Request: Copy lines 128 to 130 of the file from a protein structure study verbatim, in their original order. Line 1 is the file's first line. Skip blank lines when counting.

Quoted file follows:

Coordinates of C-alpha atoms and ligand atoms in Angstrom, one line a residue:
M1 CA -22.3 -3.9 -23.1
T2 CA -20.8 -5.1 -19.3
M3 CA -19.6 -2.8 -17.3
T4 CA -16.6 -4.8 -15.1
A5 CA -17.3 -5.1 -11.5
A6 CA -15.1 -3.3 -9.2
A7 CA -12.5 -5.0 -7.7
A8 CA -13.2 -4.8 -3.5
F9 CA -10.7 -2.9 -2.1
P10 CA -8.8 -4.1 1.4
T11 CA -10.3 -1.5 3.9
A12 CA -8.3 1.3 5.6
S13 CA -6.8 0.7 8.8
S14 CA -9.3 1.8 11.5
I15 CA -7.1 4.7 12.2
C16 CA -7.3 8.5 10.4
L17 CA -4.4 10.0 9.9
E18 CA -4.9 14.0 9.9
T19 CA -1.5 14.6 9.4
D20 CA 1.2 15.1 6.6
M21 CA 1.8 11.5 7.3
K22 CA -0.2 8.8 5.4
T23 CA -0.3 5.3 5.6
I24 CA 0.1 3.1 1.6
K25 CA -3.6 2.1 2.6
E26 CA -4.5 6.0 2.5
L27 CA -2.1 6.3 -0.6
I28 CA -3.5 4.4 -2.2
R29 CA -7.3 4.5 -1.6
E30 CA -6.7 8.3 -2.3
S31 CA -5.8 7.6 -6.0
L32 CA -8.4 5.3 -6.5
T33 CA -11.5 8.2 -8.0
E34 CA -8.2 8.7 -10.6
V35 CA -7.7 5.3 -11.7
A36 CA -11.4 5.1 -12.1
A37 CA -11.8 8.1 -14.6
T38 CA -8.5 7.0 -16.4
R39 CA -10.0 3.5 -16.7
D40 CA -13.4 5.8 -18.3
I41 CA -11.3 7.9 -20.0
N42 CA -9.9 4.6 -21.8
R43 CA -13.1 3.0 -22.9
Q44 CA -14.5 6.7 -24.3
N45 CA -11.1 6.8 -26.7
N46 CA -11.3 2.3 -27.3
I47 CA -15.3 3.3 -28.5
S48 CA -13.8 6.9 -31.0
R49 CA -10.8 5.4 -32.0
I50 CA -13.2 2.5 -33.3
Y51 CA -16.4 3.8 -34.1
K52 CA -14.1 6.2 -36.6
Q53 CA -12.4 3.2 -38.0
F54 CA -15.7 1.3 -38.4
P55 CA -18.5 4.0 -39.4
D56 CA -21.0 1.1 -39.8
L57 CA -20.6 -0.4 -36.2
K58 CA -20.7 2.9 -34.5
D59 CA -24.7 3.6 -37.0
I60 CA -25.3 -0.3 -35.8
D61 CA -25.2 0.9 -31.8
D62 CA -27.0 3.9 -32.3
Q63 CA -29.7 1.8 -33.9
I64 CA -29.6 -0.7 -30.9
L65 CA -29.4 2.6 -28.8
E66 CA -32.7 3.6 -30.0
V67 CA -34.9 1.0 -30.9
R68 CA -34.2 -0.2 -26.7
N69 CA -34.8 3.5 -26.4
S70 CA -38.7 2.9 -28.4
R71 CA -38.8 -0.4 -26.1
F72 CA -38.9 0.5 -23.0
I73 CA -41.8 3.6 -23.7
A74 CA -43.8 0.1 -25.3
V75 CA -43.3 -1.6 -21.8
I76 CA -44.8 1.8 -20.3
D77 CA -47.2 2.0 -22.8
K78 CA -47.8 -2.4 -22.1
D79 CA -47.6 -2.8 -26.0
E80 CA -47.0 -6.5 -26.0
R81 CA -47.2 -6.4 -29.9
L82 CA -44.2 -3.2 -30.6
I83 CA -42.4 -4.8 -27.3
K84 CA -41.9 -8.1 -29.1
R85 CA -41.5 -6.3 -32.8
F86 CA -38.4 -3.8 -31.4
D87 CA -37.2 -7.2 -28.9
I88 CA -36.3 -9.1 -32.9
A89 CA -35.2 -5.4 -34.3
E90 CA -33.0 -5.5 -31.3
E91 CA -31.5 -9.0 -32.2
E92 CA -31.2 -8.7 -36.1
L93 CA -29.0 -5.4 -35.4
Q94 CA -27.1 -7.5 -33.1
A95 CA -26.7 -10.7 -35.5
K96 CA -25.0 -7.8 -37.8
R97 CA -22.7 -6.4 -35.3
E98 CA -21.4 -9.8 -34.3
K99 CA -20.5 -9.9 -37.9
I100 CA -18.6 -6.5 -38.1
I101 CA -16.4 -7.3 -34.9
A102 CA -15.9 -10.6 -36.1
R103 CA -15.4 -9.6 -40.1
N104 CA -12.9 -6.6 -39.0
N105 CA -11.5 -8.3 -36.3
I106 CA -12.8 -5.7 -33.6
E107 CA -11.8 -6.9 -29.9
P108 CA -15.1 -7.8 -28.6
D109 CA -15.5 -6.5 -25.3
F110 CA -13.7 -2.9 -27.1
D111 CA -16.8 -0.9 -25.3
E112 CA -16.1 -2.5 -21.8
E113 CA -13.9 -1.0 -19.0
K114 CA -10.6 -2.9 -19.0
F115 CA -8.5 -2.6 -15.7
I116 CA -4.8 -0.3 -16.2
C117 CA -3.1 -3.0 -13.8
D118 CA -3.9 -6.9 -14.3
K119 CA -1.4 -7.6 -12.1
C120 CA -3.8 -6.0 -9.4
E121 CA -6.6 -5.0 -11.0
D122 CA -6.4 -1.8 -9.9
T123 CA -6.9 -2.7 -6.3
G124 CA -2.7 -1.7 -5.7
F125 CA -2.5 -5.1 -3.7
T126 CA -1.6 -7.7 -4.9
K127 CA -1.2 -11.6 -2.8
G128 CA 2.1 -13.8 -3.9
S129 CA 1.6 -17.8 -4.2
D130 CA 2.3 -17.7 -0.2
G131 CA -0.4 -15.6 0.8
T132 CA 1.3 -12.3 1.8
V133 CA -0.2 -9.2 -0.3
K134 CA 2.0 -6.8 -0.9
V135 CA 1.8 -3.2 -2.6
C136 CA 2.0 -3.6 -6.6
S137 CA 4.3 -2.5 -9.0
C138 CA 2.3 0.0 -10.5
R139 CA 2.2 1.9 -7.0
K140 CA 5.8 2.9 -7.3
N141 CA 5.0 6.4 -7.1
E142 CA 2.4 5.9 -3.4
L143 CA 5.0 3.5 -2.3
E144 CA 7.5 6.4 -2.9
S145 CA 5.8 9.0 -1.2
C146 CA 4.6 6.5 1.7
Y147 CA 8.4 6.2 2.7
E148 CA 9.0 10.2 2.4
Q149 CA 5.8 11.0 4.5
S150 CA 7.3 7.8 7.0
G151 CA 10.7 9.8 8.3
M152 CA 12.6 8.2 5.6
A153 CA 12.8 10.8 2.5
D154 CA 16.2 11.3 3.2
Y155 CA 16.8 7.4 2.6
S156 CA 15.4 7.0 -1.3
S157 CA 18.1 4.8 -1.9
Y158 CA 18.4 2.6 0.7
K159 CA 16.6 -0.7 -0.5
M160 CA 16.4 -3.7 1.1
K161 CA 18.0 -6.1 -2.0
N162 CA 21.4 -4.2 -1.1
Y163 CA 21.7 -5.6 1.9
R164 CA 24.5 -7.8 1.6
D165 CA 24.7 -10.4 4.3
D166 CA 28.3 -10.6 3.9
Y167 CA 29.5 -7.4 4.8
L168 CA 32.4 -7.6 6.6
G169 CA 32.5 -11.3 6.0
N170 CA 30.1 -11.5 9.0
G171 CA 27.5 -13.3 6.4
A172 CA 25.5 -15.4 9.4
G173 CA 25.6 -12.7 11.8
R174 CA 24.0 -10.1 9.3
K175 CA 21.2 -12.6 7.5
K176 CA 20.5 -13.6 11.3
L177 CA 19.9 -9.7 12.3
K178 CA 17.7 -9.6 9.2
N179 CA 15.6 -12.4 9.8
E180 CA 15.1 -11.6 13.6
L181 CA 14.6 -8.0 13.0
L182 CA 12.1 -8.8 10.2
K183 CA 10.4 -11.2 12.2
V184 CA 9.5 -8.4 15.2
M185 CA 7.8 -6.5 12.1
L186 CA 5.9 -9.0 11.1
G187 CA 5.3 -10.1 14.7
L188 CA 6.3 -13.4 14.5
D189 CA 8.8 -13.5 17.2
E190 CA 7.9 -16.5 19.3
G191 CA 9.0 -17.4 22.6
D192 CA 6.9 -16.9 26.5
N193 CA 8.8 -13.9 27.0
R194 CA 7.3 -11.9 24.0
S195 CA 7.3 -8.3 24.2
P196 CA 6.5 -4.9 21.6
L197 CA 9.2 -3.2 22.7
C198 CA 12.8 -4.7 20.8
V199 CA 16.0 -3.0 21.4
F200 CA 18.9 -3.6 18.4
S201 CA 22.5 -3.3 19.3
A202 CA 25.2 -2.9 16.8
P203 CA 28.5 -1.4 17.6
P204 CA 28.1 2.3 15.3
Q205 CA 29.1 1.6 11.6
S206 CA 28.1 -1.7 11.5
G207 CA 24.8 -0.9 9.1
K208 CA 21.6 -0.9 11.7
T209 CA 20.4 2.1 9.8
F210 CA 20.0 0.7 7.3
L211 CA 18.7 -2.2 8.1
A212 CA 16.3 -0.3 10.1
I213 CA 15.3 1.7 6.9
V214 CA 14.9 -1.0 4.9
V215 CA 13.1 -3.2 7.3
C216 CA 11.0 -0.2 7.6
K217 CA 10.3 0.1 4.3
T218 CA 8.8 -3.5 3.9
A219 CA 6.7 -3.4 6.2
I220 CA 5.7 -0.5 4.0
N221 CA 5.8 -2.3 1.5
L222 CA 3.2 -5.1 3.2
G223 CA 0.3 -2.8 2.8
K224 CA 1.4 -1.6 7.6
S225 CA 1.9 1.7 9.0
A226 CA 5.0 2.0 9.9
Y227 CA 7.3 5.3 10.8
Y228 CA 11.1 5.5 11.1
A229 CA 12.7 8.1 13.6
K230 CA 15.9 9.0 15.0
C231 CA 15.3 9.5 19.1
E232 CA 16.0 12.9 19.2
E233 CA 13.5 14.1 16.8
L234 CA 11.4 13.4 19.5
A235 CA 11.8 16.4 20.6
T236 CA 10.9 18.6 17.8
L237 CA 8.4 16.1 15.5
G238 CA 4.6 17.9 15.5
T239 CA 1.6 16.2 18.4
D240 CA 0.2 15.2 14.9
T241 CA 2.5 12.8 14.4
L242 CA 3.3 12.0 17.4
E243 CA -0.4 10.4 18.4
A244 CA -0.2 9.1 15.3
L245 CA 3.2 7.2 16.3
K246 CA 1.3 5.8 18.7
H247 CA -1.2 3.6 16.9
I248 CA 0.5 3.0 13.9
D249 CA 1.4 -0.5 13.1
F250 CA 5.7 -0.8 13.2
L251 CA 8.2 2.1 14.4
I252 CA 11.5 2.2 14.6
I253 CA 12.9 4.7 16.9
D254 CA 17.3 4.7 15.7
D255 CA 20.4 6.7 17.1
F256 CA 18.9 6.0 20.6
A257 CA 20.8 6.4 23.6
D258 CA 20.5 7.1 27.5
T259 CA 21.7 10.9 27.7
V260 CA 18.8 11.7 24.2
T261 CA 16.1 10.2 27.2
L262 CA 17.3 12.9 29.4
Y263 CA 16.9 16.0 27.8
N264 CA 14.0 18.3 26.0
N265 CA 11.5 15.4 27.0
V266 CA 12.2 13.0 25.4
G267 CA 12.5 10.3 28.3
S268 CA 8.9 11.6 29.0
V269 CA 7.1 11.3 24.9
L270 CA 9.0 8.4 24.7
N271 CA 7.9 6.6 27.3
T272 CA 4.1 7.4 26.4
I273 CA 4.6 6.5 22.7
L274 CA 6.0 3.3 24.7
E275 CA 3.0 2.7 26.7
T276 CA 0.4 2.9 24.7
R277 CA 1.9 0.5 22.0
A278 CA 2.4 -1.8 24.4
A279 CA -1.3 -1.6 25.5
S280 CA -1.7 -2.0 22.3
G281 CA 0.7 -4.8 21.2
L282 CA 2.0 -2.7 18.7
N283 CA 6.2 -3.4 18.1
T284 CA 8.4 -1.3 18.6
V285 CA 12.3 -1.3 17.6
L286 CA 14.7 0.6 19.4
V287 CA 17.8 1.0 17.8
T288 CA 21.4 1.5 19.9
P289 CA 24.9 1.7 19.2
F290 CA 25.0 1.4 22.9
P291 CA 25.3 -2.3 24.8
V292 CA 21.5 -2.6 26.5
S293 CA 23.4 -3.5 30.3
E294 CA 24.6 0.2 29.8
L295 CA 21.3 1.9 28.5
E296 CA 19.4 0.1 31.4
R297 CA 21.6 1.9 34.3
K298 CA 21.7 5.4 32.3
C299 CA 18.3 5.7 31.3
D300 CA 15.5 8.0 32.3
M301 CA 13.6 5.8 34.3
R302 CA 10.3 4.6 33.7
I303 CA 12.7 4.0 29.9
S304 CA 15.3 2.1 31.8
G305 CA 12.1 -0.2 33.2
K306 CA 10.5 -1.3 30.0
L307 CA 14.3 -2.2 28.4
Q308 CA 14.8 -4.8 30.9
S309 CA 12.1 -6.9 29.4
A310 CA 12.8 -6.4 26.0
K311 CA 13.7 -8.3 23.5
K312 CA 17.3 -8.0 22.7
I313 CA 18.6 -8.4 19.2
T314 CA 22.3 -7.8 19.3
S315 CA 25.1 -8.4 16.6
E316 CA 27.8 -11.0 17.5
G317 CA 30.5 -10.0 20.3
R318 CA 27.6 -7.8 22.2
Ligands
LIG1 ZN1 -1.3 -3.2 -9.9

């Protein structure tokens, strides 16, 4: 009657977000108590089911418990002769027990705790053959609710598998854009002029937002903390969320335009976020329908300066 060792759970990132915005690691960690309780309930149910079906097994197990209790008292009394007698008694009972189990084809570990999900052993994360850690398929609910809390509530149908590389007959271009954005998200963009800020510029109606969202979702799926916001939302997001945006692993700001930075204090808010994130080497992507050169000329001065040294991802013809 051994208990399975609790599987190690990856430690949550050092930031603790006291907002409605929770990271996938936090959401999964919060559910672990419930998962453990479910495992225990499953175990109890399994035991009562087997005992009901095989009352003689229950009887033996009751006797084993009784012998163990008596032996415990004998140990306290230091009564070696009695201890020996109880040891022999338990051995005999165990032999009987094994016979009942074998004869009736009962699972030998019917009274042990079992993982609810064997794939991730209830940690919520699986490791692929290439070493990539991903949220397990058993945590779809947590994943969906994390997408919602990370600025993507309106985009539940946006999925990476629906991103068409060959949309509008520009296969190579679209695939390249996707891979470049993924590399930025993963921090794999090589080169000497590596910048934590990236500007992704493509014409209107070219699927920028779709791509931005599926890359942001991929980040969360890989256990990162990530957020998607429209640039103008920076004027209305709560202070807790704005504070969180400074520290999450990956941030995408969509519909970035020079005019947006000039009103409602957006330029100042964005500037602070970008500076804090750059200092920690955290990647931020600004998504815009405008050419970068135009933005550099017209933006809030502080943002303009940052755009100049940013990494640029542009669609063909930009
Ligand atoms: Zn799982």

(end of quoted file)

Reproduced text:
K127 CA -1.2 -11.6 -2.8
G128 CA 2.1 -13.8 -3.9
S129 CA 1.6 -17.8 -4.2